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Reversal of LPS-induced central and peripheral hyperalgesia by green tea extract.

Authors
Type
Published Article
Journal
Phytotherapy research : PTR
Publication Date
Volume
19
Issue
1
Pages
39–43
Identifiers
PMID: 15799002
Source
Medline
License
Unknown

Abstract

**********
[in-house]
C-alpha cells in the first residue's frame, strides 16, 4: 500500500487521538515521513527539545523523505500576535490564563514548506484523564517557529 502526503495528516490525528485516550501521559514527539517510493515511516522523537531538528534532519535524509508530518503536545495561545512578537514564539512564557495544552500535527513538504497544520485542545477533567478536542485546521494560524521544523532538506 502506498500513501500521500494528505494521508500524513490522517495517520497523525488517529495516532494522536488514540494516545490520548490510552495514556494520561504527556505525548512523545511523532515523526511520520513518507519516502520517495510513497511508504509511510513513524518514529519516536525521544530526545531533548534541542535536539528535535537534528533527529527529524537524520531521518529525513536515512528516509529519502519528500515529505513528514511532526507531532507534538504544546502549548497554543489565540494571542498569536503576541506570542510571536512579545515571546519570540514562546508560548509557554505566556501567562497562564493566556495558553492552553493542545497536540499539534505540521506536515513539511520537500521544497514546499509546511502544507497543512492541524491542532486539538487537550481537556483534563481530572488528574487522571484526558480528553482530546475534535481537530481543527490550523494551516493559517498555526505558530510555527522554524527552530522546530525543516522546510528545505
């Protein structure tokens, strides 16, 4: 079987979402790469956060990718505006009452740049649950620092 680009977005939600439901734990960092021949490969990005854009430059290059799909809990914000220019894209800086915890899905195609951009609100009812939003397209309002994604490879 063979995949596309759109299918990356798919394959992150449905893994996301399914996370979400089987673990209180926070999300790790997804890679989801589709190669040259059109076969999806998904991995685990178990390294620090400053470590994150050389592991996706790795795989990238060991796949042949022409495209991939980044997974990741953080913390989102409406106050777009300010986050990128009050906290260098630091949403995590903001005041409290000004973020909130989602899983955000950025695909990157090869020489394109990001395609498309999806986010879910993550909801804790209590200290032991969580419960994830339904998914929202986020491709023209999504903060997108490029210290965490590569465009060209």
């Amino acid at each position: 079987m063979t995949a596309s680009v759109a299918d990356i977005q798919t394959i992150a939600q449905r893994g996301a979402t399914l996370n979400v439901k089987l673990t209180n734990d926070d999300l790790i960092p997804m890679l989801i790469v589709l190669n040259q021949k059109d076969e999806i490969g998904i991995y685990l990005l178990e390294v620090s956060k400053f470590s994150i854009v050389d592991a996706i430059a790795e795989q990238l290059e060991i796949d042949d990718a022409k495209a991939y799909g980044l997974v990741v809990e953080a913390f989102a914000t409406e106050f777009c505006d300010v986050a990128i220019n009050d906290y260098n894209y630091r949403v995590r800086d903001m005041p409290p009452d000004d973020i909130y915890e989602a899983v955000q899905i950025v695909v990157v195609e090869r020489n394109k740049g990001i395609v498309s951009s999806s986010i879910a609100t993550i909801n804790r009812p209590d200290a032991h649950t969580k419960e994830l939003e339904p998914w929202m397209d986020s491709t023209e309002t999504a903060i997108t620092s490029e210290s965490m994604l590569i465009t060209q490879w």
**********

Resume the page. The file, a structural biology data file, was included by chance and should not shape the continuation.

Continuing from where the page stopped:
Tea has recently attracted a great deal of attention for its beneficial health effects. Green tea polyphenols inhibit the production of arachidonic acid metabolites and leukotrienes resulting in decreased inflammatory responses. In the present study, the effect of green tea extract (GTE) on lipopolysaccharide (LPS)-induced thermal and behavioural hyperalgesia in mice and the possible involvement of the cyclooxygenase pathway in this paradigm was evaluated. GTE (25 mg/kg, i.p.), nimesulide (2 mg/kg, i.p.) and rofecoxib (2 mg/kg, i.p.) significantly attenuated LPS-induced thermal and behavioural hyperalgesia but per se did not modify any of the behavioural effects. Concurrent administration of a subeffective dose of GTE (10 mg/kg, i.p.) and rofecoxib (2 mg/kg, i.p.) or nimesulide (2 mg/kg, i.p.) significantly potentiated the antinociceptive effect of GTE in both LPS-induced thermal and behavioural hyperalgesia with nimesulide showing a more pronounced enhancing effect. Thus it can be concluded that GTE attenuates LPS-induced central and peripheral hyperalgesia by selective inhibition of cyclooxygenase-2 enzyme.

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